It is the nature of leaven to spread until all has been affected.  It is not content with just part of the lump.  All local churches need to understand that moral and doctrinal error, is like a cancerous cell within a human body; it will spread like yeast until it effects all the church.  The only remedy is vigilance, and if necessary, purging (i.e., church discipline).  Any local church that will not use Scripturally based discipline is asking for real problems. 
         It is unfortunate that this insidious infiltration of heretical doctrines and practices are too often not realized until it is too late to avoid them corrupting the entire church or Christian community.  One big problem regarding the rooting out of such “leavens” has been made more difficult because of the idea that anything savoring heresy-hunting is nothing more that “witch-hunting” and must be avoided at all costs.  After all, in this day and age of PC (political correctness) we are not to offend anything or upset anyone’s “self-esteem.”  But understand this one most important point:  NO amount of heresy must be allowed to exist within a local church for it only takes a “little leaven” to begin to work its way until it affects the “whole lump”–the entire church.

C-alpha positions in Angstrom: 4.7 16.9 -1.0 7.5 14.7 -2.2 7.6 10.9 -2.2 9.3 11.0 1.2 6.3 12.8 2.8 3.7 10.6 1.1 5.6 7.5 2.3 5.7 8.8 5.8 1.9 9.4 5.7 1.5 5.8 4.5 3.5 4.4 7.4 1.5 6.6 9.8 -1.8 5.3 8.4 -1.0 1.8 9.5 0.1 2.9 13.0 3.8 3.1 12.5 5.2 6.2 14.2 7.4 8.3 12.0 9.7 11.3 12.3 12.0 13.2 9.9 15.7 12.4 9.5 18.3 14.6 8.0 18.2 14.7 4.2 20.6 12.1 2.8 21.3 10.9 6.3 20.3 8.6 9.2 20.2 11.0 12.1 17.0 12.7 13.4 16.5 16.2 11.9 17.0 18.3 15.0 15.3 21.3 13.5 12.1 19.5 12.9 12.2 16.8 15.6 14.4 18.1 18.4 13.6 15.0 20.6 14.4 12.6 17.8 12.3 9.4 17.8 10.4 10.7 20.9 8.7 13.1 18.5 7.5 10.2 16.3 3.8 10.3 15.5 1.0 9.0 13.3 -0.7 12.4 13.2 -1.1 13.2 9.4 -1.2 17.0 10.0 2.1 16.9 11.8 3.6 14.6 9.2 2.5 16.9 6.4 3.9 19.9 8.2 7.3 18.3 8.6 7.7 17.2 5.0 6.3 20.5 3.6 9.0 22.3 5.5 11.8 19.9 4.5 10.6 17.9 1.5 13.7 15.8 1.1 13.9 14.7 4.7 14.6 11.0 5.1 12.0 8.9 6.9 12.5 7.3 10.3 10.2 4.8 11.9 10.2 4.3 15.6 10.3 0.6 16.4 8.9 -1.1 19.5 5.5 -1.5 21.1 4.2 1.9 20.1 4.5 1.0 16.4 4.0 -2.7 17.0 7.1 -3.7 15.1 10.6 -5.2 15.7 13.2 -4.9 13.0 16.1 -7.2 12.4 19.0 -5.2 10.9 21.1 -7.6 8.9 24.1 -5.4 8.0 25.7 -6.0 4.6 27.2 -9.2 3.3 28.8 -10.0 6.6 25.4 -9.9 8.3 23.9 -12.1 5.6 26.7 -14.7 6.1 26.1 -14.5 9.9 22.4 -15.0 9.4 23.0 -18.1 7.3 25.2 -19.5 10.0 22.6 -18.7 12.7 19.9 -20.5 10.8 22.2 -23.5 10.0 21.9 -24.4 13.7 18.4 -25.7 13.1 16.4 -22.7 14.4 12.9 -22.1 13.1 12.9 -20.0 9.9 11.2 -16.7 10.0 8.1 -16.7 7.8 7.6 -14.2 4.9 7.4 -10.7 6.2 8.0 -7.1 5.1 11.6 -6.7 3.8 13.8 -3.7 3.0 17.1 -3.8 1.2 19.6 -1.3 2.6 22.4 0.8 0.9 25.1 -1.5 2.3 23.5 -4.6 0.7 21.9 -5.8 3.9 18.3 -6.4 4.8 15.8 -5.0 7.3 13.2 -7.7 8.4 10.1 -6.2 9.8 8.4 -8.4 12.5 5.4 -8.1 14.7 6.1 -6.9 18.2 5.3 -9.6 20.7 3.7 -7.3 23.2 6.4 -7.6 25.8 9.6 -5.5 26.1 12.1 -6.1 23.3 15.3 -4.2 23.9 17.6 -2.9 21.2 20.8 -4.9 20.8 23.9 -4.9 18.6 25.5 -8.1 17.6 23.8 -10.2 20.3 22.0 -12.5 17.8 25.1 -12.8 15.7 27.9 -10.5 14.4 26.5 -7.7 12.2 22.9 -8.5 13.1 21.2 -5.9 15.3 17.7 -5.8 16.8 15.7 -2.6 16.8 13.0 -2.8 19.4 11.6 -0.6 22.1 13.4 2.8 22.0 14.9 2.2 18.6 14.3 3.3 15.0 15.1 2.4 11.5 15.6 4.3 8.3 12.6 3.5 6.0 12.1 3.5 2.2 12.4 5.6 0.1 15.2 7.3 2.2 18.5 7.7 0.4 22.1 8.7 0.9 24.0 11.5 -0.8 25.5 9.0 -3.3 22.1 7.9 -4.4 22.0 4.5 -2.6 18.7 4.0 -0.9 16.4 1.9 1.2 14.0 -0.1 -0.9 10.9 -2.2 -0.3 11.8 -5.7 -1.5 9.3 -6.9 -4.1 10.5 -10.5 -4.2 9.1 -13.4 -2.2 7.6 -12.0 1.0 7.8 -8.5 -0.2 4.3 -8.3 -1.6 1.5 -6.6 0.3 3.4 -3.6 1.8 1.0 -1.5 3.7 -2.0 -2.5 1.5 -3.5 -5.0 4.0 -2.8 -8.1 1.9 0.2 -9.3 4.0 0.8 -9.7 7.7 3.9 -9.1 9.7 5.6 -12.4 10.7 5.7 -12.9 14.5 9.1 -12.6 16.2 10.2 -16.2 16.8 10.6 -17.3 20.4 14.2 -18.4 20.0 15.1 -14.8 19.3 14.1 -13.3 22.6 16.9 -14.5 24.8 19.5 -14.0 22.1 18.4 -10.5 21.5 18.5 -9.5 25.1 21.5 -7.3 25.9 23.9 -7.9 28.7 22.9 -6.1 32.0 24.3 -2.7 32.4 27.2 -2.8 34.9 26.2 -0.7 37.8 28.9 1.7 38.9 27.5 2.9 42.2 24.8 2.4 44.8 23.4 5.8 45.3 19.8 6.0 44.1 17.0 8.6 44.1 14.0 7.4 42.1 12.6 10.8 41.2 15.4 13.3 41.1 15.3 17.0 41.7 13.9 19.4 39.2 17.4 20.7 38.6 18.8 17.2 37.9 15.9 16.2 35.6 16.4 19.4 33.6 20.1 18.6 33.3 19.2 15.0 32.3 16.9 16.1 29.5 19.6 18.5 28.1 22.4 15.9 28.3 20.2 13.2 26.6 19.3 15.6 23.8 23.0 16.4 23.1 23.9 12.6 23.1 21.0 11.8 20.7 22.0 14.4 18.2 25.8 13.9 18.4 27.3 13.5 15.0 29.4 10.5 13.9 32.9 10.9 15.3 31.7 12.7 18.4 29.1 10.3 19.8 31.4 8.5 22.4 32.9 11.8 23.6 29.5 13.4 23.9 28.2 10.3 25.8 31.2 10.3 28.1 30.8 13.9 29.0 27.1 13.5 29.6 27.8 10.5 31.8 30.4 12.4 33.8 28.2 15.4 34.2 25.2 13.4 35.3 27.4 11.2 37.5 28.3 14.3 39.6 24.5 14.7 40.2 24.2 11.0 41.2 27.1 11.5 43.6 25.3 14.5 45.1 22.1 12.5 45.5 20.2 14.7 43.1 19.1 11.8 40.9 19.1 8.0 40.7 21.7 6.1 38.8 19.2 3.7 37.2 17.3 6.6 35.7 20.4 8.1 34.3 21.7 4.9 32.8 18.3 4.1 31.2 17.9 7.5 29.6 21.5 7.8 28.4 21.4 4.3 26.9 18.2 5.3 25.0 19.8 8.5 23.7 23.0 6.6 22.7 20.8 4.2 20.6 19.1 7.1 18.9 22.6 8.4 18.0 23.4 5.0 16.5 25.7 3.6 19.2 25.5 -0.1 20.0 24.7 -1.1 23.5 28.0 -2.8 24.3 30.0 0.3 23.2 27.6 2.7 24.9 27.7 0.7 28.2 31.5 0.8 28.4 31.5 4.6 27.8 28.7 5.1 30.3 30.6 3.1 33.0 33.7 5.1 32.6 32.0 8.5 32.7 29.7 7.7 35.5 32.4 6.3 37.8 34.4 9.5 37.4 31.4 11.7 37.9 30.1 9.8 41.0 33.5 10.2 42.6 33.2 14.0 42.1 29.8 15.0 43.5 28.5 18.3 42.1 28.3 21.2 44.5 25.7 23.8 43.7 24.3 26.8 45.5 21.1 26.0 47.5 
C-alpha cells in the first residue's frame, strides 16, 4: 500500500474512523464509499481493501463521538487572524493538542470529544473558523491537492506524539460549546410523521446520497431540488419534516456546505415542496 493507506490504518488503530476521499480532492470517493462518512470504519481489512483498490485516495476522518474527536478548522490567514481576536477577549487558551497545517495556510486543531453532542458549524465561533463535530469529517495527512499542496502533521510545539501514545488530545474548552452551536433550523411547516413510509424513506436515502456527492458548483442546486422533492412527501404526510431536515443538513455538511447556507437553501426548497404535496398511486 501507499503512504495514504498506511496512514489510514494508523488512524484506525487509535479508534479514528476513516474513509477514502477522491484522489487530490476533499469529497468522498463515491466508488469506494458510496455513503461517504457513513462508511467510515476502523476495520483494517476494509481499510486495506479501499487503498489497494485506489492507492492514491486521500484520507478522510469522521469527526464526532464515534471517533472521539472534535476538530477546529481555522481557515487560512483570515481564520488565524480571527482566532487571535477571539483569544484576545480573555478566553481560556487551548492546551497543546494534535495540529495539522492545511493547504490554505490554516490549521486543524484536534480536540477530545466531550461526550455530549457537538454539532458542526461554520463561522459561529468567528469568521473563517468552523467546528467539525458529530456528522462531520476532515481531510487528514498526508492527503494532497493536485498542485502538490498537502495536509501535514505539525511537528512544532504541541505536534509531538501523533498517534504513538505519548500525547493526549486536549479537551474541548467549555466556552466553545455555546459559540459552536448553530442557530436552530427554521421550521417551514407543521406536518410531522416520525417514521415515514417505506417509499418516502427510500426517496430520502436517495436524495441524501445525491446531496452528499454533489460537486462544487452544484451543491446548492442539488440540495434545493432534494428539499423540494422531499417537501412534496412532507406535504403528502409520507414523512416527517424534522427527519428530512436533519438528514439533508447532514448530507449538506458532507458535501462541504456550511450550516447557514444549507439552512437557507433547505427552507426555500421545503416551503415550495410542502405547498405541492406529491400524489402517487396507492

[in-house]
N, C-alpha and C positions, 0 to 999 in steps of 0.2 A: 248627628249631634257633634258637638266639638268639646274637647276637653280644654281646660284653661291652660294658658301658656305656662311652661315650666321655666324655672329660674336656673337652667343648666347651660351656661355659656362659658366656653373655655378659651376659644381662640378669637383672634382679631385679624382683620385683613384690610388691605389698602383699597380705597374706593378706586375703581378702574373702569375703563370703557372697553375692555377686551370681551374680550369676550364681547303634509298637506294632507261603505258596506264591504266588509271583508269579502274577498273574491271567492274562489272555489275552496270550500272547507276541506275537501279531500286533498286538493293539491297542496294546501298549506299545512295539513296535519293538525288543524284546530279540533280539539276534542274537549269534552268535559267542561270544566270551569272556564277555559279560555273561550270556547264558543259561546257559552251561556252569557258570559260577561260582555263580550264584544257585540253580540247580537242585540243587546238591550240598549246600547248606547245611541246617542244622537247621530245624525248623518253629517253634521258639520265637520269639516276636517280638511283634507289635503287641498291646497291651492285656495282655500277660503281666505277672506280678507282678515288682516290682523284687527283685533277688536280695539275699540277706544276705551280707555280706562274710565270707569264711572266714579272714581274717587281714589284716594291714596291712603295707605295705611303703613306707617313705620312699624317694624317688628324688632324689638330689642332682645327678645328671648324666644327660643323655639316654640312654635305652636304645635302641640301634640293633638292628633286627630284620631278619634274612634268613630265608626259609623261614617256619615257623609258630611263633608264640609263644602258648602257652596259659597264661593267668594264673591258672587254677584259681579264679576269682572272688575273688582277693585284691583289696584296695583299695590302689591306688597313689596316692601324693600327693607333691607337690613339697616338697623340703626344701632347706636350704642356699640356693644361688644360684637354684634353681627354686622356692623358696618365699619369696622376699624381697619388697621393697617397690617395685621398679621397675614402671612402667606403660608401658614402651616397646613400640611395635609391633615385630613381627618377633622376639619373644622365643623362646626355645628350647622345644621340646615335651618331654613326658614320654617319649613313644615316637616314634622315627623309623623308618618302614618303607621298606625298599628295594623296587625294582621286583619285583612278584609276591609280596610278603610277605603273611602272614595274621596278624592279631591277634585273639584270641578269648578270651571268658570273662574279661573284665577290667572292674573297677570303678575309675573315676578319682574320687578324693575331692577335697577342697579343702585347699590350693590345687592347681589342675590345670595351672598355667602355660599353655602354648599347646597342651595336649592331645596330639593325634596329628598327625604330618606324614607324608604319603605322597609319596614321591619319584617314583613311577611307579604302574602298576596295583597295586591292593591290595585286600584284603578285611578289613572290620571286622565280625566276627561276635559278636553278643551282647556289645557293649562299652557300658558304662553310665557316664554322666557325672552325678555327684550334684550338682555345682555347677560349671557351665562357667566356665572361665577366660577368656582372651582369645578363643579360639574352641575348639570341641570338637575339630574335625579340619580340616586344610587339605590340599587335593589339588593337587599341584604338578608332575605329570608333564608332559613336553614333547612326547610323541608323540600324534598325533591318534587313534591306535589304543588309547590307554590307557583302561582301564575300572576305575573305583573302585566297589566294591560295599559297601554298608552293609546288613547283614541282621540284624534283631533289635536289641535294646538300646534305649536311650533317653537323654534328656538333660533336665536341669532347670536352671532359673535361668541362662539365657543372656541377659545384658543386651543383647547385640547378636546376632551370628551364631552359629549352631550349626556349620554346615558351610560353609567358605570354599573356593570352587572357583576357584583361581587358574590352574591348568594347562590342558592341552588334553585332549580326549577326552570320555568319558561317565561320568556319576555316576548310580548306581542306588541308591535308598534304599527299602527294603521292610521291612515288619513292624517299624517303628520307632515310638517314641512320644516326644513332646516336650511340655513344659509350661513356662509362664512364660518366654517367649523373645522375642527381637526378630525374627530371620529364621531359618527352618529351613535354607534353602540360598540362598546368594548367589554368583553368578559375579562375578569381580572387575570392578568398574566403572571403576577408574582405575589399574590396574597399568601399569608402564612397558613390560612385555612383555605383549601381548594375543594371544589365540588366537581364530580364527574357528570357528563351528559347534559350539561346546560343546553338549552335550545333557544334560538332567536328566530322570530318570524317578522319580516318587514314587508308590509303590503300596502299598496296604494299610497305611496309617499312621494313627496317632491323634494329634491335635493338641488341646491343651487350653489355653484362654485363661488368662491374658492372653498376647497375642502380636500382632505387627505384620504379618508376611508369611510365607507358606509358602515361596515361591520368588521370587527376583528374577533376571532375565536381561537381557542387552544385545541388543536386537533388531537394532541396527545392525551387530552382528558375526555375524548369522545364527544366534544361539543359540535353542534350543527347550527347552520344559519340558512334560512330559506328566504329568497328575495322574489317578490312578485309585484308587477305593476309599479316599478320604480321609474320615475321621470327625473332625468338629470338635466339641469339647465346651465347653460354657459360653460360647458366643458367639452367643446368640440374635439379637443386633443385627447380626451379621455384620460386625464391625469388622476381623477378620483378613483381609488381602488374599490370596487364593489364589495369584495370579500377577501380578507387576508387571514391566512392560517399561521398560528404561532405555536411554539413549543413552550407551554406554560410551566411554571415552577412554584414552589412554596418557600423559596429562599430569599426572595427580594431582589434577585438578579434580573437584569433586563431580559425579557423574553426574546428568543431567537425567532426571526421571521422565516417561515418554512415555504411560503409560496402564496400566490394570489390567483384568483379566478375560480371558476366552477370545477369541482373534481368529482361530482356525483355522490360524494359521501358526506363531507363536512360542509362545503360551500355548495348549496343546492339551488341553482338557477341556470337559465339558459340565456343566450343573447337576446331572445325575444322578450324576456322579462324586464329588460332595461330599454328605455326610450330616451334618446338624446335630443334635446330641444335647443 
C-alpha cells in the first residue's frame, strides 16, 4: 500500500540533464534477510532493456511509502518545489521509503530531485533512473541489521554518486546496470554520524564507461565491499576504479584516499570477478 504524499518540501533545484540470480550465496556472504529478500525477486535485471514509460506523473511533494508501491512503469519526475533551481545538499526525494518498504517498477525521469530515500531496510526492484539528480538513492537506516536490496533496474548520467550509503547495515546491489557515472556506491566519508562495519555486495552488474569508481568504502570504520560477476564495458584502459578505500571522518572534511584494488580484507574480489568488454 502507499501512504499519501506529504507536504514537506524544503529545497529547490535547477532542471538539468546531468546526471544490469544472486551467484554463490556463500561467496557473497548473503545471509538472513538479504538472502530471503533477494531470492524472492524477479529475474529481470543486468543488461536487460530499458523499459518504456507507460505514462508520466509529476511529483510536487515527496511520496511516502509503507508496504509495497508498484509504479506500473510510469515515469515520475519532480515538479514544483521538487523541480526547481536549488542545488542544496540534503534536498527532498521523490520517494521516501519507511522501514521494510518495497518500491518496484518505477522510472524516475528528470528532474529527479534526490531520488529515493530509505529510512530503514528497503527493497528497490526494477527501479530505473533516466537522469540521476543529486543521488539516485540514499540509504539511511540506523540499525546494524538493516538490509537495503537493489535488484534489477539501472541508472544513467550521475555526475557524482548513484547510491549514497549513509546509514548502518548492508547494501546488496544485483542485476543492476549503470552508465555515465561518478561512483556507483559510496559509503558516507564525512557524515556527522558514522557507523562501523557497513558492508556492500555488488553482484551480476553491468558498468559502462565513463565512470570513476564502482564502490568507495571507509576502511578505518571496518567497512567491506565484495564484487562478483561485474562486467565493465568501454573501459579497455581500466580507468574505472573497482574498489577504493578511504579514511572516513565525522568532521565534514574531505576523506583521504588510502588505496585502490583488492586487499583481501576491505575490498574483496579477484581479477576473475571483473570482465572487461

VERSE 10:  The Trouble You
“I have confidence in you through the Lord, that ye will be none otherwise minded:  but he that troubleth you shall bear his judgment, whosoever he be.”

         “I have confidence in you”
         Literally:  “I trust as to you”

Even though they had been led astray, and had embraced many false opinions, yet, on the whole, Paul had confidence in their salvation, and believed they would yet return and embrace the truth; at least that some of them might after they had read his letter to them.  This shows Paul’s great wisdom in how to deal with errant churches and people.  First, he has dealt quite bluntly with them, now he knows it is time to soften his tone with them and to be warm and confident with them and to encourage them.

         “through the Lord,”
         Literally:  “in {the} Lord”

Paul is really reminding these Galatians that he has not written them off and that his confidence in their allegiance and reception of his message really comes from the Lord, the One Who is able to give power and persuasion to his arguments.  He is stating his conviction that they will come to recognize the doctrinal danger they are really in and that they will reject the legalism of the Judaizers for a life of faith. 

         “that ye will be none otherwise minded:”
         Literally:  “that you will think nothing else”